Forms of nonfiction, especially autobiography and literary journalism, comprise a second phase in Will’s scholarship. In his essay “Some Principles of Autobiography,” he argues for a cross-genre typo- logy to illuminate how the authorial self observes and participates in a story. As editor of The John McPhee Reader (1976), his meticulous introductory account of McPhee’s background, themes, and artistic methods remains the gold standard for criticism of literary nonfiction. In the late 1970s, Will began to field-test his ideas by writing more than 90 essays and reviews for major periodicals, including the Washington Post, the New York Times, and Smithsonian. He also followed the tracks of American authors as a contract writer for National Geo- graphic, spending weekends rappelling down cliffs to interview eagle biologists or horsepacking into the Sierras, then catching red-eye flights back to New Jersey to deliver Monday-morning lectures. During one such research trip in Maine his party wrecked two canoes on a wilder- ness river. He recalls standing waist-deep in freezing water, silently asking why he was not on the trail of Henry James. He continued his National Geographic Society work for 16 years, writing a dozen articles and book chapters on history, literature, natural science, and physical geography, then driving a camper-bus from Newfoundland to British Columbia to produce Traveling the Trans-Canada (1986), a book honored by the government of Canada.
In the 1990s, his field experiences created a third phase in Will’s teaching and research. He introduced the University’s first courses on literary geography, environmental history, American places, and the relations of race and place. He was the sole humanist to participate in forming the Princeton Environmental Institute (1991), which he served for 16 years, both on the executive committee and in teaching environmental studies courses. Beyond Princeton, he wrote for journals devoted to environmental humanities and became a primary voice in ecocriticism, an interdisciplinary movement that examines the role of human values in environmental issues and frames the non-human in historical and cultural contexts. His essays on wilderness, biodiversity, and biogeography shaped the field, by insisting that humanists acquire ecological literacy.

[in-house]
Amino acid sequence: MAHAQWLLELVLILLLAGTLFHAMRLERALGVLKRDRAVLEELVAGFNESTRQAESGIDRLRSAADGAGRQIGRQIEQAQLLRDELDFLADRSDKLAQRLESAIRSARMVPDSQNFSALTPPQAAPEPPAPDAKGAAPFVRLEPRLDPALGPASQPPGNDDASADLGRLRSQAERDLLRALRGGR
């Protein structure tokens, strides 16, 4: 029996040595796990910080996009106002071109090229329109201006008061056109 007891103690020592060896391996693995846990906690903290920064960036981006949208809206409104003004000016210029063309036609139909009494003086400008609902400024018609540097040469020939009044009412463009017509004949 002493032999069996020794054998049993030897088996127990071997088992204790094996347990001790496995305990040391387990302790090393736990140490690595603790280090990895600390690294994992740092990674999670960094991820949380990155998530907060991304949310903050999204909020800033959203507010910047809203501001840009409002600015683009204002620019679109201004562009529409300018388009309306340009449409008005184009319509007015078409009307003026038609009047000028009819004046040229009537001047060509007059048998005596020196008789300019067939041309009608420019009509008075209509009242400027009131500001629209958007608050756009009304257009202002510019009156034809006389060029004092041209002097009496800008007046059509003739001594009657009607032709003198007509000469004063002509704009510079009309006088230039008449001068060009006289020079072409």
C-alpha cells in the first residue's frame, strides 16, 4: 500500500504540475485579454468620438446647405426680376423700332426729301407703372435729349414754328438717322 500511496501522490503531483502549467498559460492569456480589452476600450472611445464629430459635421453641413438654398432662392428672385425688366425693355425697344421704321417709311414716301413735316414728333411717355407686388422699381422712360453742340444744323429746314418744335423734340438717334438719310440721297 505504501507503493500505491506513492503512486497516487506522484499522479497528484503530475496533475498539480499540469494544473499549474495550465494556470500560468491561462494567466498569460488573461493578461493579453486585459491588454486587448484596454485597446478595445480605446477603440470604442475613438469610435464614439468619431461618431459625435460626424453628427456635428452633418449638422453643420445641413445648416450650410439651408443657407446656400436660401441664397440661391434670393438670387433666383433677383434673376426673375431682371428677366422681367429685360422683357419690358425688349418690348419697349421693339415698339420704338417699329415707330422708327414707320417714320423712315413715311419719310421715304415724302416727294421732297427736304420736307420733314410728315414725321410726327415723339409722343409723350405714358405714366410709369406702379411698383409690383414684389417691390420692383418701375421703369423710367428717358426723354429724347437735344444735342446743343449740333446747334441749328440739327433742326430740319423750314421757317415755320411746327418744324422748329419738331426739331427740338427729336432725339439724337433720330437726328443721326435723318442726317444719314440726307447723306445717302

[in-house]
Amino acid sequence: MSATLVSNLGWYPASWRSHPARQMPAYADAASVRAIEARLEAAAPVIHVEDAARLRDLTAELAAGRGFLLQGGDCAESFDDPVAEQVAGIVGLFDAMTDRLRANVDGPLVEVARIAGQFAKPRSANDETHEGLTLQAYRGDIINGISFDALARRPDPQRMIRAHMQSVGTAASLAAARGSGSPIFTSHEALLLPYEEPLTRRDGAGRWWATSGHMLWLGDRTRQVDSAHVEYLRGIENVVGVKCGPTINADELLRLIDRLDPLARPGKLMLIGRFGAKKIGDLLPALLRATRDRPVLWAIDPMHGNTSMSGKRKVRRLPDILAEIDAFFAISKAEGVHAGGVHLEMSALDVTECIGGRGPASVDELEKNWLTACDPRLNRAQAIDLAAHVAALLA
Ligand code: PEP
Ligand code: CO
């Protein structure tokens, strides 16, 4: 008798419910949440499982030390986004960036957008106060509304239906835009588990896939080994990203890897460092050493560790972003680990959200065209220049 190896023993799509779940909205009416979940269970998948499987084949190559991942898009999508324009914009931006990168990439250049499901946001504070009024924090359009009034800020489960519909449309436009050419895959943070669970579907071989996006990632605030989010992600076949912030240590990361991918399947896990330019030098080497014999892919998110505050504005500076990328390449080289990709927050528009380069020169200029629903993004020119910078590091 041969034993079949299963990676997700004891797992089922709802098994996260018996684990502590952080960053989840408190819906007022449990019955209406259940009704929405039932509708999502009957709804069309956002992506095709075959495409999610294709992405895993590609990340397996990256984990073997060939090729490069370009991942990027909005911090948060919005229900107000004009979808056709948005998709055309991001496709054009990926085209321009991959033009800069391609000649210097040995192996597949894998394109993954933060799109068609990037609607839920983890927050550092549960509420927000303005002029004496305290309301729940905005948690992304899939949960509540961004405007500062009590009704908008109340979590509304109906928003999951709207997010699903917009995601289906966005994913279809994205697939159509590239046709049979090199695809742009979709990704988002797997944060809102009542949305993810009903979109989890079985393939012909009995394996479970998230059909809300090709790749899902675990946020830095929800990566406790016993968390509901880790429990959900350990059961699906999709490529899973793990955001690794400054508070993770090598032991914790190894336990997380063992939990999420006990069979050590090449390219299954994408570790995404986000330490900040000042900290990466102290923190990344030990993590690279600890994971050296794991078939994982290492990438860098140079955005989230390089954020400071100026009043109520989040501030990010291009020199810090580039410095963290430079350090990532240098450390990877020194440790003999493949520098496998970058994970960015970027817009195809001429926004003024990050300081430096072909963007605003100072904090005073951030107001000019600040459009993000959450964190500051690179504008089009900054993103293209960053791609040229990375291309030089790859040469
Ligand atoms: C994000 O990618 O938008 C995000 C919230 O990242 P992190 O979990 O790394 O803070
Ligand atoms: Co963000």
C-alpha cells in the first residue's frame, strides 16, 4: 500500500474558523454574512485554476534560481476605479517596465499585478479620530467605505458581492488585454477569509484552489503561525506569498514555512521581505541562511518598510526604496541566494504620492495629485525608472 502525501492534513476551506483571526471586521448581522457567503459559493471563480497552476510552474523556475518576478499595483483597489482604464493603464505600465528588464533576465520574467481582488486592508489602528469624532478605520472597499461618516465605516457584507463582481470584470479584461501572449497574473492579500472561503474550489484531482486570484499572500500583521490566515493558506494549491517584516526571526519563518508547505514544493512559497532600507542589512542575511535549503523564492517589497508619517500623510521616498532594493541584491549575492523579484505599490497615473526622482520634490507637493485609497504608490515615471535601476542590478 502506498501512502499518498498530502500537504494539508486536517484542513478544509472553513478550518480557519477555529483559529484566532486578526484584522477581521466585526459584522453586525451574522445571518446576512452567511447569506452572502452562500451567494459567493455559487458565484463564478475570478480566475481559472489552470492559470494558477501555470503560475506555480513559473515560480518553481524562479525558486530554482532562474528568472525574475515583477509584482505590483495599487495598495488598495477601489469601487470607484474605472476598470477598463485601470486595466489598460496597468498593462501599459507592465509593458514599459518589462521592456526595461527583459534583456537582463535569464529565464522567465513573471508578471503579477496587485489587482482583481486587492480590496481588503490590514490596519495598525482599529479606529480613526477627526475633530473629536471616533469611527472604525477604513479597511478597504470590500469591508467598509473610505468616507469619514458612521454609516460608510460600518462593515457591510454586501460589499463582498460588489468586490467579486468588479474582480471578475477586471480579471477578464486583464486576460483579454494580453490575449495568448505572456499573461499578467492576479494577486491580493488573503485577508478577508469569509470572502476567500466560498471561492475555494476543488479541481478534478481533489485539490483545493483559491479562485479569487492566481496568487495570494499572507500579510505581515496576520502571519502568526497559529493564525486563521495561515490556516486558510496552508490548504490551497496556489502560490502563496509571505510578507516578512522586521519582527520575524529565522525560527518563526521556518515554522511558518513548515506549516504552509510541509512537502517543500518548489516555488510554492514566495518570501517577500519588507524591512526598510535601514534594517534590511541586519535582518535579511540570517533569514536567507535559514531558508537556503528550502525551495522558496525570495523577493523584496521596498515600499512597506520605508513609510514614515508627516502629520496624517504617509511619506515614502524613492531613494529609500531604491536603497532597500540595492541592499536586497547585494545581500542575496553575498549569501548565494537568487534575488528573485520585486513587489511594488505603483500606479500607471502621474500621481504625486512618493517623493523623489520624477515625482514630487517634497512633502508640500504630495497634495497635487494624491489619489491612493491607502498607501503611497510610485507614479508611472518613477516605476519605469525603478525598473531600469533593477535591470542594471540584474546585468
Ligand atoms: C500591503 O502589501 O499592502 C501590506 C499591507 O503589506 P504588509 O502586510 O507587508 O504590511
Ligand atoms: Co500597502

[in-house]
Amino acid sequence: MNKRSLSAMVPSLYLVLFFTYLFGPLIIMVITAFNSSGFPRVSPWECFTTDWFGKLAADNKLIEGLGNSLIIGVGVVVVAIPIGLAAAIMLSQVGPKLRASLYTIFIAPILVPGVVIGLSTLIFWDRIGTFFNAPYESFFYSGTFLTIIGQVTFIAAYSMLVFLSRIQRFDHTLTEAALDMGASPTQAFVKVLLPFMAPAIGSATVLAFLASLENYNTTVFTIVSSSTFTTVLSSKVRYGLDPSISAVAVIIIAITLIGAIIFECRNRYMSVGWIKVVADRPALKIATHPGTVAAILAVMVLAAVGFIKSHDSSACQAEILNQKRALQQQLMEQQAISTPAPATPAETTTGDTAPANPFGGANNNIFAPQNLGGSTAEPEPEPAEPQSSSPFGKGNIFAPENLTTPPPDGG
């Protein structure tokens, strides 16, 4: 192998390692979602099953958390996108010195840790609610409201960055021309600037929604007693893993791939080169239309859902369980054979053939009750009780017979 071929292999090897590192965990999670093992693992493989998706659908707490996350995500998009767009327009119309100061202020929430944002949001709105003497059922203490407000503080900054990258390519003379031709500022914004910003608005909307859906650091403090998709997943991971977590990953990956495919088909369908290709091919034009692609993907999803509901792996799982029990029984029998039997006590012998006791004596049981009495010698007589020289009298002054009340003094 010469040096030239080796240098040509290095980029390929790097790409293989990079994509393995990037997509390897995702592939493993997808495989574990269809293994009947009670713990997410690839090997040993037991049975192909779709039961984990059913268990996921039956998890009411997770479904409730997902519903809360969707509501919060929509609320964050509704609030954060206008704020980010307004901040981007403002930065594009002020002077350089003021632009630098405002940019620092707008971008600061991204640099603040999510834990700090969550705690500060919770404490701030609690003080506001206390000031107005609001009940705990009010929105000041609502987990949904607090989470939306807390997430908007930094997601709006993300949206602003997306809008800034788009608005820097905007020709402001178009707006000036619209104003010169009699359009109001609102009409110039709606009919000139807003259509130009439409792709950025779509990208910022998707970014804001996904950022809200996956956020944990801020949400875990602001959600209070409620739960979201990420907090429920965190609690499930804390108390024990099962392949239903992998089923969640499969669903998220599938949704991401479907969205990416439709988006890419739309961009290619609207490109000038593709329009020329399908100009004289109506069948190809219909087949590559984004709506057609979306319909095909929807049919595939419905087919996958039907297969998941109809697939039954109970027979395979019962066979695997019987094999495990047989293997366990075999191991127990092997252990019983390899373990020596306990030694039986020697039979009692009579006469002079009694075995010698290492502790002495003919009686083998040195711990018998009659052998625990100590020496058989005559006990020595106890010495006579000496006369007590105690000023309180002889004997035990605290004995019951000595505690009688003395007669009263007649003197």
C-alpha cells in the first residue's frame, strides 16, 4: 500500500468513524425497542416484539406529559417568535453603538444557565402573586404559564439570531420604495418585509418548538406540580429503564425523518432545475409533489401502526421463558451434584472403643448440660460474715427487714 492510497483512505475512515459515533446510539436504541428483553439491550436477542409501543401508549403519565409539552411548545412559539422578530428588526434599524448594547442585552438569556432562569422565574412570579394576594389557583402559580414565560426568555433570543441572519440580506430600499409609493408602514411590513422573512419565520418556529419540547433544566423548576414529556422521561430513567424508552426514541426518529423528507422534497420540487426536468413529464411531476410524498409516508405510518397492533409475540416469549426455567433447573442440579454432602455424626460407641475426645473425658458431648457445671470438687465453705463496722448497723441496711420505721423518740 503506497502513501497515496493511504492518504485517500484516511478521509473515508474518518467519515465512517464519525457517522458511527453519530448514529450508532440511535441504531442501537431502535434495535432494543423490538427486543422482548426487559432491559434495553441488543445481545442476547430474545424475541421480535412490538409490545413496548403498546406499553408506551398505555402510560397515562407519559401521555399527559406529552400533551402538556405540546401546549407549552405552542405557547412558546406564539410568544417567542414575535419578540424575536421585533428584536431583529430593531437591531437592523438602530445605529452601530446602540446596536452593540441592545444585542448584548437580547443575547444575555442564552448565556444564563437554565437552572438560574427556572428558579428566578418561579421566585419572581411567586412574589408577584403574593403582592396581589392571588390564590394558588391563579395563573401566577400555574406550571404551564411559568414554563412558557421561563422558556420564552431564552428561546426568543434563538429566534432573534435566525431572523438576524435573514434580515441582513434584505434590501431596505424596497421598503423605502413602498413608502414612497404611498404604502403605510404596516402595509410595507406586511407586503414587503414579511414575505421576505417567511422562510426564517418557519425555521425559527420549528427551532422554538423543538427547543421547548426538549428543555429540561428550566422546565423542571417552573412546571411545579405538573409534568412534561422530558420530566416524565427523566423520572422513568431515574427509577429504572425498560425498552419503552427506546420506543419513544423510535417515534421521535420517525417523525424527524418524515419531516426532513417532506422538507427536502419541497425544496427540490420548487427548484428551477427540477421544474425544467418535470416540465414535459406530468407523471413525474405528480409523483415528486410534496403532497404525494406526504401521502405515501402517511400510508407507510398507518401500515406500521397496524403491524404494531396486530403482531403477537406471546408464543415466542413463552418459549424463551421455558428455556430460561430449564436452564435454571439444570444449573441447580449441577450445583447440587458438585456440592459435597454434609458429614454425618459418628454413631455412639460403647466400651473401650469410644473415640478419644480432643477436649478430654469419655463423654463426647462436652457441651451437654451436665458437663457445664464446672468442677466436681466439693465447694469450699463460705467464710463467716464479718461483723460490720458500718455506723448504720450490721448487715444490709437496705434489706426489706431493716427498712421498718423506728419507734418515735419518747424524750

In retirement, Will continues to teach and write. He looks back on a career of honors, fellowships, grants, and offices: president of the Thoreau Society of America, trustee of Princeton University.
Press, chairman of the Center for American Places, board member of 12 scholarly associations and journals. He wrote and edited 13 books, delivered hundreds of papers and lectures on nature-culture issues, served Princeton on 45 faculty committee assignments and led 51 alumni seminars and colleges, recently on journeys to New Zealand and Tanzania. Most of all, he values his years of contact with Princeton’s students. “They made it all worthwhile,” he says. His two proudest achievements in life: his daughter Jennifer, an international banker based in Brazil, and his son Jeffrey, who teaches geography at Middlebury College.